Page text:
Tuesday, March 30, 2010

Political street theater

On Friday, a few of us from Amazing Grace experienced some political street theater near the campus of Our Lady of the Lake University where Westboro Baptist Church was scheduled to protest a theater production of The Laramie Project, a play about Matthew Shepard, the Wyoming man so violently beaten a decade ago. We went to see the play, but to also prayerfully and nonviolently counterprotest this group that regularly protests military funerals, college graduations, and other events. Fred Phelps, their leader, is the example of so much of what I don’t want to be as a Christian.

The evening was a bit anticlimactic. We didn’t see Fred Phelps. We didn’t hear hate-filled shouts. We did however, encounter more of the crowd gathered with signs promoting love. There was some shouting and horn-honking, but for us from Amazing Grace, it was more a night at the theater than a night of political street theater.

Though I love the idea of being vocal about our faith and being a witness of God’s love in the world, marching is certainly not in my comfort zone. I’ve done a few MLK marches, but I always feel a bit anxious and uneasy. Will I get arrested? Is somebody going to get hurt? Am I willing to take risks for what I believe?

The play itself was very powerful. It retells the experience of Laramie residents before and after the attack. After the play, I felt emotionally drained. It’s hard to imagine that such violence exits, and that people can be so hateful.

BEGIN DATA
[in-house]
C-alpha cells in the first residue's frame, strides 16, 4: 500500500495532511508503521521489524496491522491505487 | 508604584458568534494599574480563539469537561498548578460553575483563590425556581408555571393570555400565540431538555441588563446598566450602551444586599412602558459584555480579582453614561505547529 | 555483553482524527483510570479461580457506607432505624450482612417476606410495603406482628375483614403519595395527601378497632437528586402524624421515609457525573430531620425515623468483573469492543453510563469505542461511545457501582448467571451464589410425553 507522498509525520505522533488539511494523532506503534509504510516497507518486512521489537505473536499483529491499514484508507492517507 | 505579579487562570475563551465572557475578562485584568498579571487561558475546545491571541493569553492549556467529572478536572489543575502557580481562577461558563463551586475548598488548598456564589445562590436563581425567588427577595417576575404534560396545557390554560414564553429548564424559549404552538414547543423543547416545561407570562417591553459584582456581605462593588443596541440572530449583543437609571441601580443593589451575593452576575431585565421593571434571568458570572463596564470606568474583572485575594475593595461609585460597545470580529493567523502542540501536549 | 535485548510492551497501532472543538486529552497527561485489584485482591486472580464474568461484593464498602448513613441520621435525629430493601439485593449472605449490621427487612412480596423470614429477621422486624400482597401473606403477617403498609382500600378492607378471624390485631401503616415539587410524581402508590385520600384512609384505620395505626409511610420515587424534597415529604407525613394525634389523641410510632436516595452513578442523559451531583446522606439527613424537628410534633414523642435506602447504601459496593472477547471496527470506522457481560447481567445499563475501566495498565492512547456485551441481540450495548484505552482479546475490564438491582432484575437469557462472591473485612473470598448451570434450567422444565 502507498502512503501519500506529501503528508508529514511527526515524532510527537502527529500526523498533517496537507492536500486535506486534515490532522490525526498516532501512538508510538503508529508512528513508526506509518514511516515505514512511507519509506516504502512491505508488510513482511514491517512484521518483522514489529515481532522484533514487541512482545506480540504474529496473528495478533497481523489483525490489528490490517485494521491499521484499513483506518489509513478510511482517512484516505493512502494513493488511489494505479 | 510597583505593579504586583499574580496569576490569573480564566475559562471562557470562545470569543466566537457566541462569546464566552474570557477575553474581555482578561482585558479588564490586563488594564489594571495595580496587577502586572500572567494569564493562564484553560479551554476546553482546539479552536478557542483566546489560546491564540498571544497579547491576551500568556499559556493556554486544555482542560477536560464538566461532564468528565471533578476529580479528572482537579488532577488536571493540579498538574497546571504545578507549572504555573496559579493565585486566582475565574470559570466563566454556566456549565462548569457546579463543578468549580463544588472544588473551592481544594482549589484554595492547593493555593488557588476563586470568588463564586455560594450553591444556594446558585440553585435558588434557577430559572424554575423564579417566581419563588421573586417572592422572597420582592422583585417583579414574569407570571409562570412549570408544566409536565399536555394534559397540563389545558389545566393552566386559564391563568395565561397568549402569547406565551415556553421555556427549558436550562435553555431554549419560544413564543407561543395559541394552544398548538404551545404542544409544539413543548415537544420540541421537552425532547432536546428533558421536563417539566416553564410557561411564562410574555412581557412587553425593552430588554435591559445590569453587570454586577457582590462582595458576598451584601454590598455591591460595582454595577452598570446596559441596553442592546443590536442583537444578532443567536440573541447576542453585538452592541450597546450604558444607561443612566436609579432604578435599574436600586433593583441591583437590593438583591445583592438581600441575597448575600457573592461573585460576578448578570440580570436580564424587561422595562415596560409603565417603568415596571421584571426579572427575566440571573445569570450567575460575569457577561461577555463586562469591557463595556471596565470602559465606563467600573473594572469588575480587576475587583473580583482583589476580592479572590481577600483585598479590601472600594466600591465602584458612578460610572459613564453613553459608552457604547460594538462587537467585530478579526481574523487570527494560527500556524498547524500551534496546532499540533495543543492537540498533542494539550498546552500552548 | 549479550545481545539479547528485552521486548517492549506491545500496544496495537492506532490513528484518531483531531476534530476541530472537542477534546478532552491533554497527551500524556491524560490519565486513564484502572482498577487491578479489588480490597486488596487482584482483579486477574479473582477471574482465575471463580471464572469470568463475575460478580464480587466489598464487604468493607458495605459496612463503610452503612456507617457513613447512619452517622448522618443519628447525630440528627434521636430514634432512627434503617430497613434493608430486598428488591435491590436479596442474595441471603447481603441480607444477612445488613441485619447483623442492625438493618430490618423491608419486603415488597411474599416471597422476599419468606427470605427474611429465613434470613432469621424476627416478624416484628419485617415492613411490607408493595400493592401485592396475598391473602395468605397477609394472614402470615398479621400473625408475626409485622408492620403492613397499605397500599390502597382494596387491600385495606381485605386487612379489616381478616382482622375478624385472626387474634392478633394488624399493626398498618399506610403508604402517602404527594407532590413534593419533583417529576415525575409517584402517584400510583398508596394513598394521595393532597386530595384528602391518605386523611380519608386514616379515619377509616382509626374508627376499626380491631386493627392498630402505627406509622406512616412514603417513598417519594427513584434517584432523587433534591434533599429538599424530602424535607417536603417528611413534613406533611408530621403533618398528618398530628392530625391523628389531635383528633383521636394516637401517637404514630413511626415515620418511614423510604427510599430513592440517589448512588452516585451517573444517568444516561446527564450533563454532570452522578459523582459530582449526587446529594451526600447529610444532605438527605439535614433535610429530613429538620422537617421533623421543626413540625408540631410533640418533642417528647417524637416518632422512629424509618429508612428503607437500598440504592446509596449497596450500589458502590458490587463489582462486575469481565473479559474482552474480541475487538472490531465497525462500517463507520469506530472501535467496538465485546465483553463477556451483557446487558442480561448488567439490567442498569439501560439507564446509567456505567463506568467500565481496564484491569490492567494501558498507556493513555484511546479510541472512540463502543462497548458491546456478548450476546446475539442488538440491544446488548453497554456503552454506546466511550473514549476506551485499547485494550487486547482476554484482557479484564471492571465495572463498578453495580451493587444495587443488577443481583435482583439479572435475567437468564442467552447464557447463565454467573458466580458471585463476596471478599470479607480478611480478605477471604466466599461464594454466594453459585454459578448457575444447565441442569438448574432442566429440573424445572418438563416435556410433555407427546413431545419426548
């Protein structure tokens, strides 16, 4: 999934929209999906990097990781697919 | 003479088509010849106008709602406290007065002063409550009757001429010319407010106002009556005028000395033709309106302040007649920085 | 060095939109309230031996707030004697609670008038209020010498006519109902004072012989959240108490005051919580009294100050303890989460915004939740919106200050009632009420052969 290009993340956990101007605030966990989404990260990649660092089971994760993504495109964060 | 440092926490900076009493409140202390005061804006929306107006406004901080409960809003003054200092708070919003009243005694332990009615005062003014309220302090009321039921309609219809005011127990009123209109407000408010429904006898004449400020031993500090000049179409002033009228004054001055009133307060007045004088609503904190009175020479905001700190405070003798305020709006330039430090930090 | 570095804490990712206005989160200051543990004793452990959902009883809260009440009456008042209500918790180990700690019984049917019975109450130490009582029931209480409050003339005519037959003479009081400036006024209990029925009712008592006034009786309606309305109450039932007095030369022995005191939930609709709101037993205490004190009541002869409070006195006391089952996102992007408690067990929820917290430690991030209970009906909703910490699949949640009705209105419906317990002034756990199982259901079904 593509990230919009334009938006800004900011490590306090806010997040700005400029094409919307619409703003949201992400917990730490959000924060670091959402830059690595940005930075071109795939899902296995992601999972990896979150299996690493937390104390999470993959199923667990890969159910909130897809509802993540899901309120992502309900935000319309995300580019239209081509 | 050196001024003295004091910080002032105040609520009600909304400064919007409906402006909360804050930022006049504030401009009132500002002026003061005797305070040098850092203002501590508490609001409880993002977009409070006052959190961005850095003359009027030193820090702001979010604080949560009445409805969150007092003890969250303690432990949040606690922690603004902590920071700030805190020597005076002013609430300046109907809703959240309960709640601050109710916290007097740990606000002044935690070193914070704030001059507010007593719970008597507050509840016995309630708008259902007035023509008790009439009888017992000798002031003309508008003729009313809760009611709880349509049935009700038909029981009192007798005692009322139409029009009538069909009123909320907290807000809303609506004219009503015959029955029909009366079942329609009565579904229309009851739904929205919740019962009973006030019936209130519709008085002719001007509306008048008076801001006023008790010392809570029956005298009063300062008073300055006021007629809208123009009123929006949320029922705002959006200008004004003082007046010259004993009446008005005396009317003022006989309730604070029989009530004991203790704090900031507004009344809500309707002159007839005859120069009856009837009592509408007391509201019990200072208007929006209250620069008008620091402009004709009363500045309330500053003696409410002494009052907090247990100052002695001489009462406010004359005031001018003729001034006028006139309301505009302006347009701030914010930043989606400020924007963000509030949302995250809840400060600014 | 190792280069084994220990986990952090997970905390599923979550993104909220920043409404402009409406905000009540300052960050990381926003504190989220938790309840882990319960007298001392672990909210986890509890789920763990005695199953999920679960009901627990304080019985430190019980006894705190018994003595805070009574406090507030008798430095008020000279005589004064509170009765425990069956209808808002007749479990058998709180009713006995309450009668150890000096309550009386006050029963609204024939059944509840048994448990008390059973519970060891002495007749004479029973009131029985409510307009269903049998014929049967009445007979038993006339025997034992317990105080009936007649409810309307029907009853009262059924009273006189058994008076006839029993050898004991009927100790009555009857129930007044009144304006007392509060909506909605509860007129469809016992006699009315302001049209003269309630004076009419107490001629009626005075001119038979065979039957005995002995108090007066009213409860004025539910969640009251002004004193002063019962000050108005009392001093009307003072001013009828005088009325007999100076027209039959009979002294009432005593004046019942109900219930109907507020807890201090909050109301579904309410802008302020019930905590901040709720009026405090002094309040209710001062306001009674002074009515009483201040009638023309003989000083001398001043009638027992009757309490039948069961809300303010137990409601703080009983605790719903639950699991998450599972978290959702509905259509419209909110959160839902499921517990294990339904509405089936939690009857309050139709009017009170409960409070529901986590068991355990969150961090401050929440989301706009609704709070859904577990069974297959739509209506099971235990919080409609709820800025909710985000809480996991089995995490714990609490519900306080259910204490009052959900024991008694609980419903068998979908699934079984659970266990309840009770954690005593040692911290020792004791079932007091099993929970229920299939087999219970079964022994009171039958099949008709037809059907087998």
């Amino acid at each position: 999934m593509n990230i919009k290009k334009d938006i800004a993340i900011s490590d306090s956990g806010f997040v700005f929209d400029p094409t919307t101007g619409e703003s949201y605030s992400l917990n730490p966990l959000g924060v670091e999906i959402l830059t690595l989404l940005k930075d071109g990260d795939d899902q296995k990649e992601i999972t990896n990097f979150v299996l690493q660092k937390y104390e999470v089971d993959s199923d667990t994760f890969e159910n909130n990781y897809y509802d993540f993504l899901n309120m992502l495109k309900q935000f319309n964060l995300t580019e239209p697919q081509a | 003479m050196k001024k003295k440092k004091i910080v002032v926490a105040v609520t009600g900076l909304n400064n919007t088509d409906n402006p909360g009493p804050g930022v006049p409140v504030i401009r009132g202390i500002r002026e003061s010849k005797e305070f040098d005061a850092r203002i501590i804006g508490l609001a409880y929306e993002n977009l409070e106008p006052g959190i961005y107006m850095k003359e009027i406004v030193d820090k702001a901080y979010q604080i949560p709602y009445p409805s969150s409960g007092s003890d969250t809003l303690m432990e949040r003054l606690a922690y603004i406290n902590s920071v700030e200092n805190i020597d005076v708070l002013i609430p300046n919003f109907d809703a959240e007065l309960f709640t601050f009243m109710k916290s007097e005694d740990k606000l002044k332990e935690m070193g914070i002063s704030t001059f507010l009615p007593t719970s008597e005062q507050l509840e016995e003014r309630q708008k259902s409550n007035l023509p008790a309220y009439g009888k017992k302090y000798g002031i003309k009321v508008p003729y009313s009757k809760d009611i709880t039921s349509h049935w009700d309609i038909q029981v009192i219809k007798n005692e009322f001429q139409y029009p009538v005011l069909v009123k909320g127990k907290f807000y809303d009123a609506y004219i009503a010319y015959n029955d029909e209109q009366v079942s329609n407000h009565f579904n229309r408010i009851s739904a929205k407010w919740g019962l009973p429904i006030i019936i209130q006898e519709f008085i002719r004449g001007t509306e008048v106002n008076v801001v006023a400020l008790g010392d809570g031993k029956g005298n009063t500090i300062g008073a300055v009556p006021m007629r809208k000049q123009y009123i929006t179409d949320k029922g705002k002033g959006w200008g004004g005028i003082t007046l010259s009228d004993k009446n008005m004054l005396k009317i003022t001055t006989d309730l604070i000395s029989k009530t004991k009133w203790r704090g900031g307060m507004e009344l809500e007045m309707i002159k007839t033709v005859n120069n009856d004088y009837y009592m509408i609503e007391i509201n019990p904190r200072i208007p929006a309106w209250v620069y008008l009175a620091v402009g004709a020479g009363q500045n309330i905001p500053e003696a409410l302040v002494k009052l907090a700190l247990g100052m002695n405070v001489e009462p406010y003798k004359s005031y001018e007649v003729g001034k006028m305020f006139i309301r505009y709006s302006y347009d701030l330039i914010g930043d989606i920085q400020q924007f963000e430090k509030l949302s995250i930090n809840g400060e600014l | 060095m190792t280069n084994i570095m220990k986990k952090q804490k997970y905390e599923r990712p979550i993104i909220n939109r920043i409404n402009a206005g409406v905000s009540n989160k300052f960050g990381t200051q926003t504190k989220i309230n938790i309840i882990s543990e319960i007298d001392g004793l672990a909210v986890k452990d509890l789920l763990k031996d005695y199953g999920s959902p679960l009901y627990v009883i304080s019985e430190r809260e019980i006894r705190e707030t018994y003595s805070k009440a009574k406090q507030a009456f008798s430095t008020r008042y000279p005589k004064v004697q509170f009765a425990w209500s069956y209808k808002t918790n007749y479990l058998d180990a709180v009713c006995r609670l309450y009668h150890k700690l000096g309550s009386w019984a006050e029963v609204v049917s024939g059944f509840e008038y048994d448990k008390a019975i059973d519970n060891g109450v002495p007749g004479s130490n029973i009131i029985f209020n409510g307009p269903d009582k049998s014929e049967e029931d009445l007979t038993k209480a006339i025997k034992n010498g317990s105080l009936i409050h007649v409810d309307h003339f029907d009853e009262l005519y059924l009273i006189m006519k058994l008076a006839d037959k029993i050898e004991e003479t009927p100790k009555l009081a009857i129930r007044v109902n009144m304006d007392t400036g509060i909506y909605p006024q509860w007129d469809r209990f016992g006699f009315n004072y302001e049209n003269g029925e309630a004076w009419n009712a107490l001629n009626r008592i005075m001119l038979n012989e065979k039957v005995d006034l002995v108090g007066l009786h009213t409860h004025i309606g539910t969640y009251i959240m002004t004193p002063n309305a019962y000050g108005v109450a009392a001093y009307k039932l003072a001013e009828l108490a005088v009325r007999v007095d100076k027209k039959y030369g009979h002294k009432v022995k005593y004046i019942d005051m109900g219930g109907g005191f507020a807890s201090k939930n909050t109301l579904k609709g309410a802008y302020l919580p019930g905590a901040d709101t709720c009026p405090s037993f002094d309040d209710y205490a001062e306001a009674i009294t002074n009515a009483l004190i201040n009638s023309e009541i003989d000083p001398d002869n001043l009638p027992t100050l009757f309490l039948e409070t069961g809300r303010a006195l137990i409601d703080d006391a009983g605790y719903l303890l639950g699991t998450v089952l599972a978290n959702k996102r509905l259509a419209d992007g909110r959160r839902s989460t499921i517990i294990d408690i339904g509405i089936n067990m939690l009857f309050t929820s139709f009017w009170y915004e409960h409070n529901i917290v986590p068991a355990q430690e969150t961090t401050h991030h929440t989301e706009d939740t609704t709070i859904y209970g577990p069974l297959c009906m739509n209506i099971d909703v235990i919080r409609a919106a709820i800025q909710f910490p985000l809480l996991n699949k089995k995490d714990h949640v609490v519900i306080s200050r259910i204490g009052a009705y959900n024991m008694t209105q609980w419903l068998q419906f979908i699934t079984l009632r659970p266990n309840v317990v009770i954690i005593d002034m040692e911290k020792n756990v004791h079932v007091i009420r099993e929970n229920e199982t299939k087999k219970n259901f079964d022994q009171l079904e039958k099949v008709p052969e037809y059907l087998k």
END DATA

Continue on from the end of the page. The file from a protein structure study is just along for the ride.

As I watched the play, I was very aware that religion was playing a major role in how people understood the tragedy. Characters included a Unitarian Universalist minister, some sort of Christian Evangelical preacher, a Roman Catholic priest, and Fred Phelps. I noticed an absence of Lutherans. I know that there is a Lutheran congregation in Laramie, and have been there, but wonder now what their response was.

And I wonder what my response would be. If something like that happened here in San Antonio, would I speak out? How would I address it? I pray that I would have courage to remain loving and faithful.

And so, here we are in Holy Week, after the political street theater of Palm Sunday.


  1. I appreciate your reflections, as always. There was a recent incident in San Antonio of a transgendered person being forced to have sex with a San Antonio Police Officer, not violence ending in death, but violence nonetheless. Not much fuss was raised outside of GLBT community. Does it take a death to raise our concern? Just thinking out loud...

  2. I did respond when that incident happened: